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Good Old Days vs Modern Day

Good Old Days vs Modern Day

Thinking back to the “good old days”, I’m questioning why the world seems to be so much more stressful today. I believe that there a couple of reasons.

The first being finances or lack thereof. In the 70’s and 80’s, the income paid for services was adequate to live a middle income or above lifestyle. Although most families were required to have two people in household working, bills were paid, including car notes, with leftover funds for entertainment. For many families today, even with two people in the household working and sharing older paid off vehicles, there is not

enough income to pay the bills much less having funds leftover.

Income has not kept up with the cost of living.

Far from it, minimum wage has only increased

by 50% while items such as autos have

increased by 525%.

This, obviously, creates stress.

The second reason is judgement of others. During the “good old days”, in most cases, it was assumed that if someone did something that infringed on another or hurt another that it was NOT intentional. In general, people allowed for others to be different and respected that others could

act in ways that did not agree with their own ideas.

Today, there are constant attacks being made on others if those

actions are different from our own. People are quick to assume the worst. “He offends me with his style of dress, he offends me with his tattoos, he took that promotion to hurt me, he purposely ran me off the icy road,

he has to stop coughing because it irritates me…” Do you see

the key word throughout these thoughts?


That is the problem:

We think that everything revolves around our needs

and our desires. We expect others to improve our life rather than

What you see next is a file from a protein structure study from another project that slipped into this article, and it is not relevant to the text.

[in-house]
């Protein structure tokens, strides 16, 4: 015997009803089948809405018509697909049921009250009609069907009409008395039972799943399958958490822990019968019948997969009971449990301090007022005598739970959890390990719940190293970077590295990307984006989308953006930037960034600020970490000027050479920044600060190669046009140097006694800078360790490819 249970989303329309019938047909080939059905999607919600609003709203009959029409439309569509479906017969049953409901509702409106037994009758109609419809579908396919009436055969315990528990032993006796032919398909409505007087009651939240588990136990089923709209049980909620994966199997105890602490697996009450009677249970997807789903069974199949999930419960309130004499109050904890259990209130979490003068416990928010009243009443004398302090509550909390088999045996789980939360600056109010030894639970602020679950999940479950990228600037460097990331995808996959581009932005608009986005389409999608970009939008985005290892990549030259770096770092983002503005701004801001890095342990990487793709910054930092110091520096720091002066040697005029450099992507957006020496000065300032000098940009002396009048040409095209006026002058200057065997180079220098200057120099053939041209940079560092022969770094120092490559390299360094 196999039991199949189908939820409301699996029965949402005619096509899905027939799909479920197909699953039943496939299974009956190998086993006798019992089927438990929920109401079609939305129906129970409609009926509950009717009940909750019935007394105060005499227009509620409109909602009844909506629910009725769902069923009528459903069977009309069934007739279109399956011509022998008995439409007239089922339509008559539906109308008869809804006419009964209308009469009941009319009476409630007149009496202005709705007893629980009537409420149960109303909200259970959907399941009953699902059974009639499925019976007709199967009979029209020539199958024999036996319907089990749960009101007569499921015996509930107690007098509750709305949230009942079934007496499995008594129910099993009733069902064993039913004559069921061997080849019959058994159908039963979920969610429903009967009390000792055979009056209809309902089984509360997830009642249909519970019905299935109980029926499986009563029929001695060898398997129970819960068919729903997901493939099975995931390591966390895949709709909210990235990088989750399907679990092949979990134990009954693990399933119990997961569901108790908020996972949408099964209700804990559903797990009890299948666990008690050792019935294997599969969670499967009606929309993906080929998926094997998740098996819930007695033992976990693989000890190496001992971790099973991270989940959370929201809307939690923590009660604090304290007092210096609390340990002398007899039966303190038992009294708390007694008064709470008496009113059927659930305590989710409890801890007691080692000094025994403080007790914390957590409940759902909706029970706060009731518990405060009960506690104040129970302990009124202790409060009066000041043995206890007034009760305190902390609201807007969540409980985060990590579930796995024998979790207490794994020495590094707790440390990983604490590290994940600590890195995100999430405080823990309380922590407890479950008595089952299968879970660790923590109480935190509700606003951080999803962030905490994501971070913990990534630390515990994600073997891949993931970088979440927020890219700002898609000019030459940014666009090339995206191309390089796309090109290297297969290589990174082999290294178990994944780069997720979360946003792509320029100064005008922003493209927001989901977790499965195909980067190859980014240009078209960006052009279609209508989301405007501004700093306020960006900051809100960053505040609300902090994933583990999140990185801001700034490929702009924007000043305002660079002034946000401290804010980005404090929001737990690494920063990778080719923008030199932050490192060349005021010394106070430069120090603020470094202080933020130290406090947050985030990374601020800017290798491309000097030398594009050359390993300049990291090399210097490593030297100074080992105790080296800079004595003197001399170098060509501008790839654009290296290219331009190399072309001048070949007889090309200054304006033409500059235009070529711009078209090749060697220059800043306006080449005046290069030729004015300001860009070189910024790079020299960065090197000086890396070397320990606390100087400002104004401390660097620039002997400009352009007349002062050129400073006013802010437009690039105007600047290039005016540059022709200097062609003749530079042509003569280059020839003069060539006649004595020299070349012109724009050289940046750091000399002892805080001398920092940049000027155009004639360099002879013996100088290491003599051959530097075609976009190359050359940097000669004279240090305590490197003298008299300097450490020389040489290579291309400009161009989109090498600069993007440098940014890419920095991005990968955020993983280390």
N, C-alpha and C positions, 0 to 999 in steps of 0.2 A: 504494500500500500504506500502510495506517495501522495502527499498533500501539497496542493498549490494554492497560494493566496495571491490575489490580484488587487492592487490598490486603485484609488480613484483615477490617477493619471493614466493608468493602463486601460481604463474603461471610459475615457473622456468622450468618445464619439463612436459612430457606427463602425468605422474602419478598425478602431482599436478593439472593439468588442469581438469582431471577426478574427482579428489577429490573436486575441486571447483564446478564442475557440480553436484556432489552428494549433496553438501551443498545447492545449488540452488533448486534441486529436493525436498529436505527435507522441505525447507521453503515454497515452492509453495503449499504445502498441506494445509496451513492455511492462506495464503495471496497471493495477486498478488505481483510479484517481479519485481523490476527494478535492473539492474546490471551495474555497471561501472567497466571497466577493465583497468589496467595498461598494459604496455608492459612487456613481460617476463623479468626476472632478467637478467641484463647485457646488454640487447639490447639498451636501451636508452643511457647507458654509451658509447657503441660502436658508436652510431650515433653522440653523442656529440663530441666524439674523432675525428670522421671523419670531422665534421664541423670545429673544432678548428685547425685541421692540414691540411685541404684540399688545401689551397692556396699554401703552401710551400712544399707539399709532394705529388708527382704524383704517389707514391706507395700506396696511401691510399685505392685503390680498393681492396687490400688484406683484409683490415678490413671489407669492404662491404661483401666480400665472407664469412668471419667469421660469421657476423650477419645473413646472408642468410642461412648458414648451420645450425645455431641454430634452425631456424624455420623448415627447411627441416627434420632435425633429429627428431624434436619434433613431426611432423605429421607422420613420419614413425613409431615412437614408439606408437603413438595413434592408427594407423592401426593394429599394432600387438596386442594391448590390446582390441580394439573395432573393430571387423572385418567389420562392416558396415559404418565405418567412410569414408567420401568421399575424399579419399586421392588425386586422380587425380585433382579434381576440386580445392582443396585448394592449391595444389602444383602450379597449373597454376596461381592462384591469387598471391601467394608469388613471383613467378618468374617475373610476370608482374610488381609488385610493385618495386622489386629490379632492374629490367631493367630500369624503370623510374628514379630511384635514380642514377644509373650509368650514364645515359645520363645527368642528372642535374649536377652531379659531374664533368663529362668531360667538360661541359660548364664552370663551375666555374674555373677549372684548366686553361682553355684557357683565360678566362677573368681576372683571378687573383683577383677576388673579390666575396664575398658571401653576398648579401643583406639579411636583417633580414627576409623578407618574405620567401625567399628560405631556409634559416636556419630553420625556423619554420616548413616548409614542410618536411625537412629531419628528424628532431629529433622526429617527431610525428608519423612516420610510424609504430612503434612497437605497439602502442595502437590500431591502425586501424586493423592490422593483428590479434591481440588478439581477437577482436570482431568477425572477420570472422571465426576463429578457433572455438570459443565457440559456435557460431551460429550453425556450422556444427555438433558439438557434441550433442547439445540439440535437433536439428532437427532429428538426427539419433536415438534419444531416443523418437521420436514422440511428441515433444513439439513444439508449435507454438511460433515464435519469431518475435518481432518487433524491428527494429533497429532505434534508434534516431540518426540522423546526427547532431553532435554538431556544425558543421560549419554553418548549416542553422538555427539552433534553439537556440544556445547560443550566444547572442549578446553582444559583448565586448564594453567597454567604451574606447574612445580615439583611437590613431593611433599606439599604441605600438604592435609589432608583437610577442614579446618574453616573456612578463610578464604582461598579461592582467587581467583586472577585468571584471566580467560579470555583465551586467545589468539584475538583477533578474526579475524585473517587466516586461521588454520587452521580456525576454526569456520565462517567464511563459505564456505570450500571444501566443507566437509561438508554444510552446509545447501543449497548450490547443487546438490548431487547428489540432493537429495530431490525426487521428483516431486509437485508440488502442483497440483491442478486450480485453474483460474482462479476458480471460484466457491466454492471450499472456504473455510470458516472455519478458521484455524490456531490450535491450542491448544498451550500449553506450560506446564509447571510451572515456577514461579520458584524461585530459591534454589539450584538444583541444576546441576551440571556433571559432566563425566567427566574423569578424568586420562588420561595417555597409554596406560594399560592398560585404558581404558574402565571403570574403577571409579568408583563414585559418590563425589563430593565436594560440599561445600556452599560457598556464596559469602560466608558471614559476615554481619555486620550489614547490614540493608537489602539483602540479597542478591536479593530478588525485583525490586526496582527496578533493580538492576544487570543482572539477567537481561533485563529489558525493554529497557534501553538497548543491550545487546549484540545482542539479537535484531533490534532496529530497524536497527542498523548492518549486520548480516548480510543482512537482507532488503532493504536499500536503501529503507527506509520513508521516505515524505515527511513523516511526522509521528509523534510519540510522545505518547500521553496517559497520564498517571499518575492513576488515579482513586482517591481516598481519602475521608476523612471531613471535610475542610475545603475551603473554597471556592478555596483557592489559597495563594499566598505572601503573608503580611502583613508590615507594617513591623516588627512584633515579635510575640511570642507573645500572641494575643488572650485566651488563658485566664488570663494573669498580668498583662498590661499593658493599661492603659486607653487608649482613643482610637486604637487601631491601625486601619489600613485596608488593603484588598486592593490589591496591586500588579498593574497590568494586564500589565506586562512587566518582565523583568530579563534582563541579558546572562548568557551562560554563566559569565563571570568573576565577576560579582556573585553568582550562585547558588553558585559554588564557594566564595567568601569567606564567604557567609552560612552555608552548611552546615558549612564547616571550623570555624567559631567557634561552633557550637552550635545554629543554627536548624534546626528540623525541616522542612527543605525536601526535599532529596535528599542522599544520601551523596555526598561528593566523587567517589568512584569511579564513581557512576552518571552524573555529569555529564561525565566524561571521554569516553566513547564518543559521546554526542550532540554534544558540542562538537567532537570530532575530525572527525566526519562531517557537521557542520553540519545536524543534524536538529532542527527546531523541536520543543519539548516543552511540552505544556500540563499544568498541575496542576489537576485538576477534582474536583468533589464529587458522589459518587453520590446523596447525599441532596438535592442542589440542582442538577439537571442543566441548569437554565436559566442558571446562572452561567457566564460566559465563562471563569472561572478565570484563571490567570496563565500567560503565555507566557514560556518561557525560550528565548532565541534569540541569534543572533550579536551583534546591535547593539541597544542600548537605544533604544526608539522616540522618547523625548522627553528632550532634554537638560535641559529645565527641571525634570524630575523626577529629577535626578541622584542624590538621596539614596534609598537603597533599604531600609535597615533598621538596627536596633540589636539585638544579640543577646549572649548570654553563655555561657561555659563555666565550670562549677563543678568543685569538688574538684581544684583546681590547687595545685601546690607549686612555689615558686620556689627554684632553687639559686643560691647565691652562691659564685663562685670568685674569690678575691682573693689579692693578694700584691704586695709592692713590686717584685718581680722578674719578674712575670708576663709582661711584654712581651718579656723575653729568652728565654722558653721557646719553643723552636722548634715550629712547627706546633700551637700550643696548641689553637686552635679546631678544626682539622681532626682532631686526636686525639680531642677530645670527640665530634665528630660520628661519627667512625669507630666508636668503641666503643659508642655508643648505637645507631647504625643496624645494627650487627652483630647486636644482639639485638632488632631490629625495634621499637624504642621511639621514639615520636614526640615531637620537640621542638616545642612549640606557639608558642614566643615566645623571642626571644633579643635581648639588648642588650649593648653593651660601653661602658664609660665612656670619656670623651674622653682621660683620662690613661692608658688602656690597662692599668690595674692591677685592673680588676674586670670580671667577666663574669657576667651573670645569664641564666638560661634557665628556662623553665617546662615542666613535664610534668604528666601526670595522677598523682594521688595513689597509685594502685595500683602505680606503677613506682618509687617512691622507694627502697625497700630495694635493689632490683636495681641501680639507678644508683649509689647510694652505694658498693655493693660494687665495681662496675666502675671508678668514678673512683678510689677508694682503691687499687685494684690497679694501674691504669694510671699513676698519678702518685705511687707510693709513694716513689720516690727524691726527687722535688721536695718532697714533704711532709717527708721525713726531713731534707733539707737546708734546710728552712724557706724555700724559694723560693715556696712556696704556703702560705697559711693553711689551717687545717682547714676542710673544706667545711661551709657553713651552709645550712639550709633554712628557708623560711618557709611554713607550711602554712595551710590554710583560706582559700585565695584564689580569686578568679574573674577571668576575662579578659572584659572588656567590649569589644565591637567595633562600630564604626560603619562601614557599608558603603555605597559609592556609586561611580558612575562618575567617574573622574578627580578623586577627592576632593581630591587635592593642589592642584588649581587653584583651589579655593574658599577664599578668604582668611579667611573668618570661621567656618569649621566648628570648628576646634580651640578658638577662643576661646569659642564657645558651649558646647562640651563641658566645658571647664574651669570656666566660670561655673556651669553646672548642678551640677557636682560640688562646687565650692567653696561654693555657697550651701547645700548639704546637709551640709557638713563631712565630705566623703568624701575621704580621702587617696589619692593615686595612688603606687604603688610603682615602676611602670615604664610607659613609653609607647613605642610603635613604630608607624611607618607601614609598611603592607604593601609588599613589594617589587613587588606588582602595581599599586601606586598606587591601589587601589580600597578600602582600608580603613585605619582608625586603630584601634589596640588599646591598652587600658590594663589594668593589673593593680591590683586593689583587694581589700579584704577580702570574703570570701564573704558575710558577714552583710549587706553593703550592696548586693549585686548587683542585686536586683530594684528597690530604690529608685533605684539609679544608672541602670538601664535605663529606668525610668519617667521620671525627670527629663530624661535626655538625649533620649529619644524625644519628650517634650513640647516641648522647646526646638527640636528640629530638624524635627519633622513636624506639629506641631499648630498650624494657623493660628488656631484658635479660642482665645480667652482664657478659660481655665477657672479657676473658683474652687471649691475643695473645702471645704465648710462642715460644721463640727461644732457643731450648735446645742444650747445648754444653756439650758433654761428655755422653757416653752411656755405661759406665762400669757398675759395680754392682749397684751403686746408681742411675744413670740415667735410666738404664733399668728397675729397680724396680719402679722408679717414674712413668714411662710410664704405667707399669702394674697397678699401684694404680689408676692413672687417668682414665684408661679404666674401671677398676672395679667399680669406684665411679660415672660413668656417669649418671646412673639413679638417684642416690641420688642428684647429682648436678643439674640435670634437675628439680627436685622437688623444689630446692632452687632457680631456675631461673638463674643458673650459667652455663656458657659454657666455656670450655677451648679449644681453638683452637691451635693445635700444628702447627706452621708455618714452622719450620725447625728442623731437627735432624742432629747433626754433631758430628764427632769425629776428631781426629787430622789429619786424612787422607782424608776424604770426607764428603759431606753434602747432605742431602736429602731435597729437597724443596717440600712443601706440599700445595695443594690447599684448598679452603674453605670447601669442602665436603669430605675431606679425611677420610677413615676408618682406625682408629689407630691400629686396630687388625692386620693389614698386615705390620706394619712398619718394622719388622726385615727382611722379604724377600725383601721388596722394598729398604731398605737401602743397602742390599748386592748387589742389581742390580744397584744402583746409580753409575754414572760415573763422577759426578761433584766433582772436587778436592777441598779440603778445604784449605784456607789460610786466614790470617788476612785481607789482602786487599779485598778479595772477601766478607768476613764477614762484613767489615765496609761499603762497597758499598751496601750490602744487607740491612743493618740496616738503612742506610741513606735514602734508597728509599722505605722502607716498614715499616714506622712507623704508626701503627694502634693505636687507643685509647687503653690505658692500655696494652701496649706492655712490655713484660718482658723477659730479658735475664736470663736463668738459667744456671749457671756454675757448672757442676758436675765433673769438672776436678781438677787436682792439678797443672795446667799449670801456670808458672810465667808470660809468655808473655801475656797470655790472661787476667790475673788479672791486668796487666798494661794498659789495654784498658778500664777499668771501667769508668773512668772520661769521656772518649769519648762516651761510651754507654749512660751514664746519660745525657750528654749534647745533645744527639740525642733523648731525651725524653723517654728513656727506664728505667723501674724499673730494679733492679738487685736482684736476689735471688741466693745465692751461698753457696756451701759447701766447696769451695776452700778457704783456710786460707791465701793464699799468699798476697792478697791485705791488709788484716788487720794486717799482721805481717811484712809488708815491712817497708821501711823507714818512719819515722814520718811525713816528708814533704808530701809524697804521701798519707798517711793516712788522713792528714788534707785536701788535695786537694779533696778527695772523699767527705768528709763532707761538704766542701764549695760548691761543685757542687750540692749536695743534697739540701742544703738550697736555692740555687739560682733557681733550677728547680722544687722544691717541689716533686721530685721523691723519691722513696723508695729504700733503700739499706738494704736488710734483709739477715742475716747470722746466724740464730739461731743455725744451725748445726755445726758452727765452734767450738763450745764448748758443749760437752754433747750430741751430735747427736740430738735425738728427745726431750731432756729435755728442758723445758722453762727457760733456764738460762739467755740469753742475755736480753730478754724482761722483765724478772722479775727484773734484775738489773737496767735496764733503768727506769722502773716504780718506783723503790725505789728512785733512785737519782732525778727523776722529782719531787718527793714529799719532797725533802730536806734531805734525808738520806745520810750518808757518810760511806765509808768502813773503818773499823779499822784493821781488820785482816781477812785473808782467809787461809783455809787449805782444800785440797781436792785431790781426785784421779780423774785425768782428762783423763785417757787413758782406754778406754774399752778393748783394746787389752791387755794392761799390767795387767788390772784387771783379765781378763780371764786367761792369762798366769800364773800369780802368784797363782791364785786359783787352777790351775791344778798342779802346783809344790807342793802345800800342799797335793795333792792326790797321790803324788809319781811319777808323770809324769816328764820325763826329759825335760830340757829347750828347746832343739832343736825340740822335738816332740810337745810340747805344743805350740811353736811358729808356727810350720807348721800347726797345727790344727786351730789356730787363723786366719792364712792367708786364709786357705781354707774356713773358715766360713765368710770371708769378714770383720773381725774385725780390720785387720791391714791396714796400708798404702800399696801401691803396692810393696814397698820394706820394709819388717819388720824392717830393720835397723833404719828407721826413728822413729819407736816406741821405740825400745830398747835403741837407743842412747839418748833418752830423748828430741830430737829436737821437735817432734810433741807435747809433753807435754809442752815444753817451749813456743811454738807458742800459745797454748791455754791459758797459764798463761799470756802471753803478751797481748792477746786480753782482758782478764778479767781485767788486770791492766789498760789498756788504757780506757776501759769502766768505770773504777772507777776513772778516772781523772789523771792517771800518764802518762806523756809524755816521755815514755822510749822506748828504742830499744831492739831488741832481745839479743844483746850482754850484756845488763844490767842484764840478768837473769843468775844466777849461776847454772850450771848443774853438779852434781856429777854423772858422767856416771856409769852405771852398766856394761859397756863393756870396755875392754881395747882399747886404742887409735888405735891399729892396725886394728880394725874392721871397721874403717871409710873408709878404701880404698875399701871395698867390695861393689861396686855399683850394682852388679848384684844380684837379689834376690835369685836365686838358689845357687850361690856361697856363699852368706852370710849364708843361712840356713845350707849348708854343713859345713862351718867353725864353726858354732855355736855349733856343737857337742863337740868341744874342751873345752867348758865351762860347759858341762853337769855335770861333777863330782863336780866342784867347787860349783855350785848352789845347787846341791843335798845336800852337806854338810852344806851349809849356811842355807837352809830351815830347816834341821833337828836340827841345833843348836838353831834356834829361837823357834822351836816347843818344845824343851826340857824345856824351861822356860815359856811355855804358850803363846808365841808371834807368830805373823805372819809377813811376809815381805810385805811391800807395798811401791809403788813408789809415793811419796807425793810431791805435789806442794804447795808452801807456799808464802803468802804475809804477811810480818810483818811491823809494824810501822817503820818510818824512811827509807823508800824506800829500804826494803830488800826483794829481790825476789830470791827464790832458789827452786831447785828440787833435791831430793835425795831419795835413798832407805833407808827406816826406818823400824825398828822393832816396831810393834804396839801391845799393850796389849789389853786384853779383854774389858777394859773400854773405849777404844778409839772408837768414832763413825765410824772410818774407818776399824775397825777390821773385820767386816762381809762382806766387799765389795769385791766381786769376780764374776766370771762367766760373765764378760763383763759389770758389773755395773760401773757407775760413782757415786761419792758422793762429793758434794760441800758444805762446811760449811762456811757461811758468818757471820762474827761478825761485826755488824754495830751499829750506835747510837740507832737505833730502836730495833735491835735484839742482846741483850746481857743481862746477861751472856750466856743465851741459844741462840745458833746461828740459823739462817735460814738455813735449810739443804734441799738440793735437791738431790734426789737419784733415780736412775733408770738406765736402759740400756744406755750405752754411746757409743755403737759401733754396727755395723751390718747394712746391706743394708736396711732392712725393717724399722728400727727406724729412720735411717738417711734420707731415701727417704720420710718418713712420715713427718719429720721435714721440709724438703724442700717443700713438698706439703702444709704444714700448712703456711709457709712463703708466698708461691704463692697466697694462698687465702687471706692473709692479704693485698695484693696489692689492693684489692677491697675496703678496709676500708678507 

allowing them to have their life which may be different from ours. It is not their responsibility to cater to our likes and desires.

We do not show consideration for others. “Ellen is on her phone

while waiting to see the doctor. Everyone in the waiting room can hear Ellen and her sister’s loud conversation as her phone is set to speaker. This conversion goes on for more than 15 minutes with loud laughter, gossip, and updates of her last vacation.” Ellen thinks that her personal conversation is more important than the sick child who is trying to nap, the woman hoping to read to pass her time waiting, or the nurse who has to raise her voice to

be heard over Ellen’s conversation when

calling the next patient’s name.

We don’t allow for mistakes or accidents. Others will make mistakes. Others will have accidents. Mistakes and accidents are just that. They are not intentional. They are not meant to purposely hurt someone else.

We jump to negative assumptions too quickly. We accuse others of guilt before asking questions. We only care how an incident affected us. Give the benefit of doubt to others. Don’t give a guilty verdict without proper investigation of the action. Assume that the incident was not on purpose and that there is, more than likely, a good explanation for the action.

And remember:

Innocent until proven guilty.